Shiny Chemical Industry (TPE: 1773) seems to be using debt fairly


Warren Buffett famously said, “Volatility is far from synonymous with risk.” So it seems like the smart money knows that debt – which is usually involved in bankruptcy – is a very important factor when judging how risky a business is. We note that Shiny Chemical Industrial Company Limited (TPE: 1773) has debt on the balance sheet. But should shareholders be concerned about using debt?

When is guilt dangerous?

Debt and other liabilities become risky for a company when it cannot easily meet those liabilities, either with free cash flow or by raising capital at an attractive price. When things get really bad, the lenders can take control of the business. A more common (but still costly) event, however, is that a company has to issue shares at bargain prices, permanently diluting shareholders just to keep its balance sheet up. That said, the most common situation is when a company is managing its debt quite well – and for its own benefit. When we examine debt levels, we first look at both cash and debt levels together.

Check out our latest analysis for Shiny Chemical Industrial

What is Shiny Chemical Industrial’s net debt?

As you can see below, Shiny Chemical Industrial was in debt of NT $ 963.9 million at the end of December 2020, up from NT $ 804.0 million a year ago. Click on the image for more details. However, it also had NT $ 443.9 million in cash, so the net debt is NT $ 520.0 million.

debt-equity history analysis
TSEC: 1773 History of Debt to Equity, April 21, 2021

How healthy is Shiny Chemical Industrial’s balance sheet?

The most recent balance sheet data shows that Shiny Chemical Industrial had debt of NT $ 1.70 billion within one year and debt of NT $ 769.1 million due thereafter. To offset these obligations, it had cash of NT $ 443.9 million and receivables of NT $ 1.29 billion due within 12 months. So his liabilities outweigh the sum of his cash and (short-term) receivables by NT $ 736.3 million.

Of course, Shiny Chemical Industrial has a market cap of NT $ 21.6 billion, so these liabilities are probably manageable. However, we think it’s worth keeping an eye on the strength of the balance as it can change over time.

To match a company’s debt to income, we calculate net debt divided by earnings before interest, taxes, depreciation and amortization (EBITDA) and earnings before interest and taxes (EBIT) divided by interest expense (its interest coverage) . In this way, we look at both the absolute amount of the debt and the interest rates paid on it.

Shiny Chemical Industrial has a low net debt / EBITDA ratio of only 0.31. And his EBIT covers his interest charges no less than 755 times. So you could say that he is no more threatened by his guilt than an elephant by a mouse. In addition, we are pleased to announce that Shiny Chemical Industrial has increased its EBIT by 39%, reducing the specter of future debt repayments. When analyzing debt levels, balance sheet is the obvious place to start. But it’s Shiny Chemical Industrial’s revenues that will affect how the balance sheet holds up going forward. So if you are considering debt, it is definitely worth looking at the earnings development. Click here for an interactive snapshot.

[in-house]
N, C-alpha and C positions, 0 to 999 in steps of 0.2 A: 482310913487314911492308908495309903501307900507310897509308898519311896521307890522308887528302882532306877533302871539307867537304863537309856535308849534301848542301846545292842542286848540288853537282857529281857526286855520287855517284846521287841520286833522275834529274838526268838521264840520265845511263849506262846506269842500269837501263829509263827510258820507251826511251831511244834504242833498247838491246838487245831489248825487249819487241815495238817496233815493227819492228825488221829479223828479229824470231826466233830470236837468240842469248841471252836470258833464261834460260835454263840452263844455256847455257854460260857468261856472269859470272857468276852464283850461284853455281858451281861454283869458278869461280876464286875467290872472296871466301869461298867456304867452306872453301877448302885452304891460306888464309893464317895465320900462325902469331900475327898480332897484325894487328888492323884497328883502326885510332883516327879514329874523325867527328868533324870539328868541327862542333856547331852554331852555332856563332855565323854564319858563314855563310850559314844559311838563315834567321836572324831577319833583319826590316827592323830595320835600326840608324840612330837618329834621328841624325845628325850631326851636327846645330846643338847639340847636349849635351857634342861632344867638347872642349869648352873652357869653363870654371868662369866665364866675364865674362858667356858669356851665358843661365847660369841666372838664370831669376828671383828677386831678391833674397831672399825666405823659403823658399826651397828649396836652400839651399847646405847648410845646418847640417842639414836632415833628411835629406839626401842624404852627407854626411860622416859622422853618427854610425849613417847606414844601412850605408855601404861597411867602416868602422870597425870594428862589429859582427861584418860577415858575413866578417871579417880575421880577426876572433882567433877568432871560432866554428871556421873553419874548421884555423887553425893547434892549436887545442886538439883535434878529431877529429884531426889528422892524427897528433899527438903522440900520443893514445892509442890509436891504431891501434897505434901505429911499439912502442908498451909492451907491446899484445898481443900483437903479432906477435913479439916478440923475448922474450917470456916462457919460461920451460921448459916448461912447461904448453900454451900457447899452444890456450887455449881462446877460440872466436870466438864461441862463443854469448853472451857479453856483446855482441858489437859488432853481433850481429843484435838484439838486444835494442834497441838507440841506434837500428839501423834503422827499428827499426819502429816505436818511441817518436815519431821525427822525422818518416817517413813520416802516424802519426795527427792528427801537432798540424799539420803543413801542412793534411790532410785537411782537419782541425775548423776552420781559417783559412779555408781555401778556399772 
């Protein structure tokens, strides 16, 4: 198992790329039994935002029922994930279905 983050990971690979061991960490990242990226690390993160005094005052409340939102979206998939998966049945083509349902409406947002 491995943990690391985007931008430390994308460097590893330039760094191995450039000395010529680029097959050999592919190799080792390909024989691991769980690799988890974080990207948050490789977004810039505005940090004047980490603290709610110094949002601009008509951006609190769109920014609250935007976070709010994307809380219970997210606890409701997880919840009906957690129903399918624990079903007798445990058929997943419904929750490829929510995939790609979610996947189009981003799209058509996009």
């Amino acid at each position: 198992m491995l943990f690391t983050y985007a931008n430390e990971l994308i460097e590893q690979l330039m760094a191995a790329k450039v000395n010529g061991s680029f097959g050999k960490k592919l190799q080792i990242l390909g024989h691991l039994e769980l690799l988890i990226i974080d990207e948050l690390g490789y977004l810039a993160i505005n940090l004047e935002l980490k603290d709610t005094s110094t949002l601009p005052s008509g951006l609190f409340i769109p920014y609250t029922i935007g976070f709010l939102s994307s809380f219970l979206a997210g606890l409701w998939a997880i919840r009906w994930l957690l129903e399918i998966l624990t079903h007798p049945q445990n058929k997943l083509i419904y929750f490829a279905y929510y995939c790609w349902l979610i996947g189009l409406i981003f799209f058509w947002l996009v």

Finally, while the tax office may love accounting profits, lenders only accept cold hard cash. So the logical step is to look at the part of that EBIT that corresponds to the actual free cash flow. Over the past three years, Shiny Chemical Industrial reported free cash flow of 6.6% of its EBIT, which is really quite low. For us, cash conversion causing a bit of paranoia is the ability to pay off debt.

Our opinion

The good news is that Shiny Chemical Industrial’s proven ability to cover its interest expense with its EBIT delights us like a fluffy puppy does a toddler. But the hard truth is that we are concerned about converting EBIT to free cash flow. Considering all this data, it seems to us that Shiny Chemical Industrial is reasonably debt-wise. That means they are taking a little more risk, hoping to boost shareholder returns. There is no doubt that we learn the most about debt from the balance sheet. However, not all investment risks are in the balance sheet – far from it. For example, we have discovered 1 warning sign for Shiny Chemical Industrial which you should be aware of before investing here.

After all that, if you’re more interested in a fast-growing company with a rock-solid balance sheet, check it out our list of net cash growth stocks without delay.

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This article from Simply Wall St is general in nature. It is not a recommendation to buy or sell stock and does not take into account your objectives or your financial situation. We strive to provide you with long-term focused analysis driven by fundamental data. Note that our analysis may not take into account the latest price sensitive company announcements or quality material. Simply Wall St has no exposure to said stocks.
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